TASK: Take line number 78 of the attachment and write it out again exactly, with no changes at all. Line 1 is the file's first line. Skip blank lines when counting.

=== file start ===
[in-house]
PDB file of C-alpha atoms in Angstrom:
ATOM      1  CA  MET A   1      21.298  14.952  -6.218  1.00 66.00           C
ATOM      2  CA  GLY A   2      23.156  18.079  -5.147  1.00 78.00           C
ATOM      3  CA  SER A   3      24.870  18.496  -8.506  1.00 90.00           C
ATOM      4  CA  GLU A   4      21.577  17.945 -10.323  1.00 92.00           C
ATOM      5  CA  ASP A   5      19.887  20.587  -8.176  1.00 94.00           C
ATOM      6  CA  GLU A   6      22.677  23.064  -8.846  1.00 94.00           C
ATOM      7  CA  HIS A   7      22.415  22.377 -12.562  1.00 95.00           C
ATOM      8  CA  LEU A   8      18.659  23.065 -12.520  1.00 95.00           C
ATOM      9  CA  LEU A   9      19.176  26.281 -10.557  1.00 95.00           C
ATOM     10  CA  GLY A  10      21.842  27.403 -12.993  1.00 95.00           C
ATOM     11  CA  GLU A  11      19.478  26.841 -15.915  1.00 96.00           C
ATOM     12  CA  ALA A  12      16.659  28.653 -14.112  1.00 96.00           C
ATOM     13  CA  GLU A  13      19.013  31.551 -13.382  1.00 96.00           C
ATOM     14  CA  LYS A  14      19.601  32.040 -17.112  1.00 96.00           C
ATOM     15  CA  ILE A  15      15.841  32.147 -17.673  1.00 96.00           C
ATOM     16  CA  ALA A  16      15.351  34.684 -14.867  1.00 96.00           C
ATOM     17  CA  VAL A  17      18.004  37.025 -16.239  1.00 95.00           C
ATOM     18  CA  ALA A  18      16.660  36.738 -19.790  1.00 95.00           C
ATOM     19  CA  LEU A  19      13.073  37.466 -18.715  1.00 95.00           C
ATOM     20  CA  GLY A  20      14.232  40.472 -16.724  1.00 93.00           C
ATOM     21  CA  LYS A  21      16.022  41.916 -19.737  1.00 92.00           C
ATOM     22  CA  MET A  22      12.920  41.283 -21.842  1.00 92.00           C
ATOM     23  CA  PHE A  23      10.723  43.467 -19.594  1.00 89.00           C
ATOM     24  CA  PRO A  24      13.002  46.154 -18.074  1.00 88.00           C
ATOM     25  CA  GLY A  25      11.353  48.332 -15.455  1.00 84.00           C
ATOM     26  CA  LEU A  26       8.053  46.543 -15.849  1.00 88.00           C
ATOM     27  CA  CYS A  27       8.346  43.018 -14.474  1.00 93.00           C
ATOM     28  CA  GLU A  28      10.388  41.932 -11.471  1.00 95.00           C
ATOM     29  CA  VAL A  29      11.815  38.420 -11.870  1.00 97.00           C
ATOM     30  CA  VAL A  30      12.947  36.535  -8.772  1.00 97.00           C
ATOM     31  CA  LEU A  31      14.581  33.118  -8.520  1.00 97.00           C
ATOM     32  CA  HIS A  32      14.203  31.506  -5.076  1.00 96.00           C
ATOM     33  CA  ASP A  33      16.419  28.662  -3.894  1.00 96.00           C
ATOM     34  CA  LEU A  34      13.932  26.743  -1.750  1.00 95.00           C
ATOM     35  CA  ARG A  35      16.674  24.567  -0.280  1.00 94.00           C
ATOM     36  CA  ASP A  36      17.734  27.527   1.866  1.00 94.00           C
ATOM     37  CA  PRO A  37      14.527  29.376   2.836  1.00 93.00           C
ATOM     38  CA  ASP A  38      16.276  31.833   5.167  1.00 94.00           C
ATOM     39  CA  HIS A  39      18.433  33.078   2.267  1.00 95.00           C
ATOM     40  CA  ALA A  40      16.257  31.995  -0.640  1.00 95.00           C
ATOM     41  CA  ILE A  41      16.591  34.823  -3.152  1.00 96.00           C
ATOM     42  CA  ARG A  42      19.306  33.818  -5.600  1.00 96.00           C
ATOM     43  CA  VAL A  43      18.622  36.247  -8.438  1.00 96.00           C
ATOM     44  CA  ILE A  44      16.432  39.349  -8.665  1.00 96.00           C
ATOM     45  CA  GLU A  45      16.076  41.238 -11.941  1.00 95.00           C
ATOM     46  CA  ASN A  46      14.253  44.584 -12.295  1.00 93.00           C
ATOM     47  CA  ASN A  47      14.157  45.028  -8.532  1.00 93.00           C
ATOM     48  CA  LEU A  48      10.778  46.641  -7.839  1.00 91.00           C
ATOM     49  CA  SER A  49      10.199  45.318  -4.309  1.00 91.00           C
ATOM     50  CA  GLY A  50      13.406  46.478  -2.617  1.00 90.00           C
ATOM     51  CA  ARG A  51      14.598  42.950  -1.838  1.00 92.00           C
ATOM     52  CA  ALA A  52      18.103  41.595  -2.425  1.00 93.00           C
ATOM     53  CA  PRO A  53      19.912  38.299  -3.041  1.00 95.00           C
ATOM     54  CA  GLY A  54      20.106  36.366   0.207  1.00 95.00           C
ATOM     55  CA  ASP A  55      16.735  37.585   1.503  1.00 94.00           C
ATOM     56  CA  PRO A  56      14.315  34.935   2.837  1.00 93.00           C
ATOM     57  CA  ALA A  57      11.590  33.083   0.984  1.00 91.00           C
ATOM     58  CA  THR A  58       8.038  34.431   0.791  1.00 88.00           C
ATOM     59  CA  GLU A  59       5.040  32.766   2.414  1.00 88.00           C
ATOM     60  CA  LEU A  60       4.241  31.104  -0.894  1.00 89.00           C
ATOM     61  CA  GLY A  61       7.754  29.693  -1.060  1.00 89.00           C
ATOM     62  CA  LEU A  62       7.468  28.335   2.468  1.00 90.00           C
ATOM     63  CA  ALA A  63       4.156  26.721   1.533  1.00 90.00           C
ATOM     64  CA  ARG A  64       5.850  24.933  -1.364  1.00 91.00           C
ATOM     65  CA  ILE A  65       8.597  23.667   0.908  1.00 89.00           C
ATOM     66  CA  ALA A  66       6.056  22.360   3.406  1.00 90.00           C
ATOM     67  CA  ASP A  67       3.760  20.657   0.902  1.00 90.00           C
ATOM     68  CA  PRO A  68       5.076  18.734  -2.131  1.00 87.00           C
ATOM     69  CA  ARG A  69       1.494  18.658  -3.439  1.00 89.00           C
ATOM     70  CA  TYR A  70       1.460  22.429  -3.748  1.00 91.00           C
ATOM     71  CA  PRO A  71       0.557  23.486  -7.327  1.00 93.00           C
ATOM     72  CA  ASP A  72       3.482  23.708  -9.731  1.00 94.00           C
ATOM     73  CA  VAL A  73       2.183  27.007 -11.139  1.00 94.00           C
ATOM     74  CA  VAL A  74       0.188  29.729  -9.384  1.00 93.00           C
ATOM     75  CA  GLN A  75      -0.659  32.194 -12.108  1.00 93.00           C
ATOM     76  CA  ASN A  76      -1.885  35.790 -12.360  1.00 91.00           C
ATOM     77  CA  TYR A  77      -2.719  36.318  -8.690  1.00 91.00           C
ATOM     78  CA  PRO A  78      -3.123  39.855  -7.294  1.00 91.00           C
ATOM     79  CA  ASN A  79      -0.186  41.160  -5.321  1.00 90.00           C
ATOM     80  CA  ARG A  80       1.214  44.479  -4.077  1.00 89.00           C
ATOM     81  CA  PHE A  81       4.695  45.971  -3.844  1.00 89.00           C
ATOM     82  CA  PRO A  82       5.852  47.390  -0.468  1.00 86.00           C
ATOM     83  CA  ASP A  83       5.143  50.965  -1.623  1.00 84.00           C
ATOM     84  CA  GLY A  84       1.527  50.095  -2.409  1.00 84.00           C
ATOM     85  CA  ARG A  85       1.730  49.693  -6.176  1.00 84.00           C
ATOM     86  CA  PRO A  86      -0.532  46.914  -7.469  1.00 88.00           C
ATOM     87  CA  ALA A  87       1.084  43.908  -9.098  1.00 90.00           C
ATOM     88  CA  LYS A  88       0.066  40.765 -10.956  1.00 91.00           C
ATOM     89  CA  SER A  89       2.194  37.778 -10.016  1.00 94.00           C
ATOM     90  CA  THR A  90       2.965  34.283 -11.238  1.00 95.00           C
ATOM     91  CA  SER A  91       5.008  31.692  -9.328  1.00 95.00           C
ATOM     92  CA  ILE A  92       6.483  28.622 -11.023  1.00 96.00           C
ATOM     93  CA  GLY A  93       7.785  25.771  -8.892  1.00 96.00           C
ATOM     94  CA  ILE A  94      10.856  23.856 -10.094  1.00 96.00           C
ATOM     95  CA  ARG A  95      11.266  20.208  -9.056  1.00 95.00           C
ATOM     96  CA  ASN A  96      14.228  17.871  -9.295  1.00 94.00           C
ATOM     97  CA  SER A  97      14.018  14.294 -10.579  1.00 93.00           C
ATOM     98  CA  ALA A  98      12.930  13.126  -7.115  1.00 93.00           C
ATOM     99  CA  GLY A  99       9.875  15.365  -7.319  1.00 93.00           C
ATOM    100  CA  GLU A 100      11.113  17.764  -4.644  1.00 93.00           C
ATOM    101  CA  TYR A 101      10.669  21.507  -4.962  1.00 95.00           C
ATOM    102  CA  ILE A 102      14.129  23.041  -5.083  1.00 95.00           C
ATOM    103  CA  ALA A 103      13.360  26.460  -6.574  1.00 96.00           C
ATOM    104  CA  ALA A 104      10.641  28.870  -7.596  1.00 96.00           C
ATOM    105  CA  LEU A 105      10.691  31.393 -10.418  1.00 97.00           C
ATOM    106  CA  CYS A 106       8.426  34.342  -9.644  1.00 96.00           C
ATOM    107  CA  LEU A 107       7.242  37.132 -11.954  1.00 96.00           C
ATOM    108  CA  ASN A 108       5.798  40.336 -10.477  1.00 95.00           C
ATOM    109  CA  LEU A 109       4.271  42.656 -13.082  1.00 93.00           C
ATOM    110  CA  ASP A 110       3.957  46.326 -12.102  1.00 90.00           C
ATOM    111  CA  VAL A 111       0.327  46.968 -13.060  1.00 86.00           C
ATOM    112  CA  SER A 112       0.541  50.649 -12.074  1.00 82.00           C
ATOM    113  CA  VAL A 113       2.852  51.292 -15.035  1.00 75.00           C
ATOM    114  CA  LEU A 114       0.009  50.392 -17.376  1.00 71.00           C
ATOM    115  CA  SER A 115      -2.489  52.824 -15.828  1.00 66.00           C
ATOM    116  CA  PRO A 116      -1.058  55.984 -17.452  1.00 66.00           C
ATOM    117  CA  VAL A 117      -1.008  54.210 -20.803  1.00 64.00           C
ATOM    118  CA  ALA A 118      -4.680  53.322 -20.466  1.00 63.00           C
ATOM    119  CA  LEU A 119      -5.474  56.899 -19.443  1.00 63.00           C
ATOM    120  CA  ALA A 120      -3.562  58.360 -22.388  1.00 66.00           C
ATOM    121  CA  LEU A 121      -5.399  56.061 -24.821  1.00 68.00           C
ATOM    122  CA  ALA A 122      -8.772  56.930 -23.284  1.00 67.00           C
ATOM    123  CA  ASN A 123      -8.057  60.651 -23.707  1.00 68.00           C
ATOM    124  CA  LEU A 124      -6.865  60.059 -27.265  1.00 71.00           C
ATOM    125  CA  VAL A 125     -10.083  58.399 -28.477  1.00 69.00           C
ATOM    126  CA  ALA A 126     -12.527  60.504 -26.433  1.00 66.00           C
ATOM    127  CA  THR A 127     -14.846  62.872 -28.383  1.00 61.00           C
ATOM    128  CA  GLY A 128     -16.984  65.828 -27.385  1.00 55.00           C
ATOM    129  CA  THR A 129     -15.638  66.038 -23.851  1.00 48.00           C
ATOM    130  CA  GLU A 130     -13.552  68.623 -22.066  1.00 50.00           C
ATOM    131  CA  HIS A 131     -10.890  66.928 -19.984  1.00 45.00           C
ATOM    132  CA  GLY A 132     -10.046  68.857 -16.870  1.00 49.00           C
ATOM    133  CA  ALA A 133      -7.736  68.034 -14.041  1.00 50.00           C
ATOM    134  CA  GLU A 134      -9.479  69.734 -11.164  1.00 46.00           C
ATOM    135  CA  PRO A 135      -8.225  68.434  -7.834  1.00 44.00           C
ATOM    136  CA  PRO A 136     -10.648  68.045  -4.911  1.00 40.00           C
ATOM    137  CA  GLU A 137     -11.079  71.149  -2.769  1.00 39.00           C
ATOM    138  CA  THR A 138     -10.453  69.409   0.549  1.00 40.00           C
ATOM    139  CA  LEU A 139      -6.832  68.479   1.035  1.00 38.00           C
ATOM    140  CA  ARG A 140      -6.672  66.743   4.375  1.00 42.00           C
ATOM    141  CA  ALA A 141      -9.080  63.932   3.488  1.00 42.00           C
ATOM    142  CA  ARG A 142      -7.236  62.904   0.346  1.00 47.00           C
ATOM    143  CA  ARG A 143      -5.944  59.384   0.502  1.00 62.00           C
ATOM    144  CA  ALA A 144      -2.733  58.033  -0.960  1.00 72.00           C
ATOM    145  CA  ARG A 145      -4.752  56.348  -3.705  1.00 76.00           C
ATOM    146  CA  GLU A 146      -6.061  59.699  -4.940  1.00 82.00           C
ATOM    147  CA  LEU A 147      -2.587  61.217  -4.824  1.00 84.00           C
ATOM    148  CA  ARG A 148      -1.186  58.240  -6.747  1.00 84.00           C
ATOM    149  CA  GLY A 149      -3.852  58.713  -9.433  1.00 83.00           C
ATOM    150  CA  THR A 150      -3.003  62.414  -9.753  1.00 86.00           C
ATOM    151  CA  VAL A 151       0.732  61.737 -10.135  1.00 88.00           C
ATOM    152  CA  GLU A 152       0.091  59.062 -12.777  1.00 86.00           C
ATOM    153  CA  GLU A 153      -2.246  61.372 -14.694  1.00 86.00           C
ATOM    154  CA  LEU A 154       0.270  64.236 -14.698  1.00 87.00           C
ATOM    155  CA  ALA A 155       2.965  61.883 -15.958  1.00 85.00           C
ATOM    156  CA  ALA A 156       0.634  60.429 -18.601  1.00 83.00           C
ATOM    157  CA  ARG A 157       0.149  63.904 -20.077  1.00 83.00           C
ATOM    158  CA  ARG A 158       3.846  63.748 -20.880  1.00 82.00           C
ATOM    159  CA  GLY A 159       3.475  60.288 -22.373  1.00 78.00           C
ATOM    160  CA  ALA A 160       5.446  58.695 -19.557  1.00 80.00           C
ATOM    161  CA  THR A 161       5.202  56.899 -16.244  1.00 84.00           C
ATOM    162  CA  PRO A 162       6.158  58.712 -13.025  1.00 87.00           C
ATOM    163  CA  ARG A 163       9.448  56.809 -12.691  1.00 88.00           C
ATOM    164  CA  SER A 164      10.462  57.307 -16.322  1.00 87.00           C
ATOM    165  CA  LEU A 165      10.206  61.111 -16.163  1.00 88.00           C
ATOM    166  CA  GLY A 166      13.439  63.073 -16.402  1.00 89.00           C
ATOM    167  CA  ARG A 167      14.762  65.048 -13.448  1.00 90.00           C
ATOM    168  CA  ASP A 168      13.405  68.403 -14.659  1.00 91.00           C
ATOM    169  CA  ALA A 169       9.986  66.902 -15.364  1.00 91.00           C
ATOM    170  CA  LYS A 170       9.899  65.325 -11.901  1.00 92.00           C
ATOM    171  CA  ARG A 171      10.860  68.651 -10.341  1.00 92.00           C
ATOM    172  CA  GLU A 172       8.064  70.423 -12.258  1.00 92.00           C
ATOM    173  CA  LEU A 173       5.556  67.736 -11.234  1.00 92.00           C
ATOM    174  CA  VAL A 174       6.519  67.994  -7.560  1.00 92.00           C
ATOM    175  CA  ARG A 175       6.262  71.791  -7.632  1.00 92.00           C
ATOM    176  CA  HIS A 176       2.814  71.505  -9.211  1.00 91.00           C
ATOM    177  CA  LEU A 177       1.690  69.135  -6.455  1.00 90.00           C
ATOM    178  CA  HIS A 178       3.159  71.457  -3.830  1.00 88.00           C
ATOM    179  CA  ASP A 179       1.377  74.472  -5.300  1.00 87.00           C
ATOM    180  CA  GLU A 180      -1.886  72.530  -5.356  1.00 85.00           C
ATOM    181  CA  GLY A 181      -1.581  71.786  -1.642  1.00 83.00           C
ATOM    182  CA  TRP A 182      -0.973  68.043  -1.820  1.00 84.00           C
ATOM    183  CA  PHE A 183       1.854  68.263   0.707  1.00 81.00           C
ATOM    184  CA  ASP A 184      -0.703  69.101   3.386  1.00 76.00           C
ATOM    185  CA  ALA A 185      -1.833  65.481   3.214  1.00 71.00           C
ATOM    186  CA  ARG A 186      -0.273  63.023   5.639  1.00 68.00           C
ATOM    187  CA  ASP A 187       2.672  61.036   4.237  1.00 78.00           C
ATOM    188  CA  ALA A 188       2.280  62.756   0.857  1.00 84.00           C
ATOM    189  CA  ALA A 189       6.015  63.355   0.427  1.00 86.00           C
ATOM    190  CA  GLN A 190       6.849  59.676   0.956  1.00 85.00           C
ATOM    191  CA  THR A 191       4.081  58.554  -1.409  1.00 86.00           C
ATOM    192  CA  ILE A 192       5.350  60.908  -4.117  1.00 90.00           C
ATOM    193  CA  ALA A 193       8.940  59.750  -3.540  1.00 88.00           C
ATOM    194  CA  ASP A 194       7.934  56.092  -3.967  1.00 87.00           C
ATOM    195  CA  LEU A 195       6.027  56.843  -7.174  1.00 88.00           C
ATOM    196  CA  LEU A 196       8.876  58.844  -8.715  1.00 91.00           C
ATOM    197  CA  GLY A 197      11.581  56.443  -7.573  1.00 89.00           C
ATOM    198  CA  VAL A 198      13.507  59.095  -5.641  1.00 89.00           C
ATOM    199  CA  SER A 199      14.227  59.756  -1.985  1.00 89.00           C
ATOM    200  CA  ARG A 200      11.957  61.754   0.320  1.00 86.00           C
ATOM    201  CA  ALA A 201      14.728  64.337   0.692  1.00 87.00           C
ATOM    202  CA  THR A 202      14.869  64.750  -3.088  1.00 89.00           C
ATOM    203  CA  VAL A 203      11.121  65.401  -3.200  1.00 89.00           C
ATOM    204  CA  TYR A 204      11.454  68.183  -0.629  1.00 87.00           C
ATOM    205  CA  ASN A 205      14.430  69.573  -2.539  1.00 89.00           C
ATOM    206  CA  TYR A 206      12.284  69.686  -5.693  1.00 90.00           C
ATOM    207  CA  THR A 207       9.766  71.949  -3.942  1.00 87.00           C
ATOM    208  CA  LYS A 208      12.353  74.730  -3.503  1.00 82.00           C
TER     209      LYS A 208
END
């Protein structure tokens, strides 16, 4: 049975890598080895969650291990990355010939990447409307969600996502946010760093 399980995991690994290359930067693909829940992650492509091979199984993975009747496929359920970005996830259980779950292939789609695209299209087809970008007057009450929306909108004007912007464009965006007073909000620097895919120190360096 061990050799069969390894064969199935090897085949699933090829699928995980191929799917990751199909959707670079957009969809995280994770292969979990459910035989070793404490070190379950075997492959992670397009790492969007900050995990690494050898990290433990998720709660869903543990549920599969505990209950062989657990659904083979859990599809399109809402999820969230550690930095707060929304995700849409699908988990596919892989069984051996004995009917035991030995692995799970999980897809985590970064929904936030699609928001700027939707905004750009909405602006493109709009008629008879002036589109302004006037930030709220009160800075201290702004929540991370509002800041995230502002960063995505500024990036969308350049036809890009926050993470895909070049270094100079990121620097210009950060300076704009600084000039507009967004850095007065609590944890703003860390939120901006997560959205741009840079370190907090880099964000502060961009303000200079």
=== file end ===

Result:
ATOM     76  CA  ASN A  76      -1.885  35.790 -12.360  1.00 91.00           C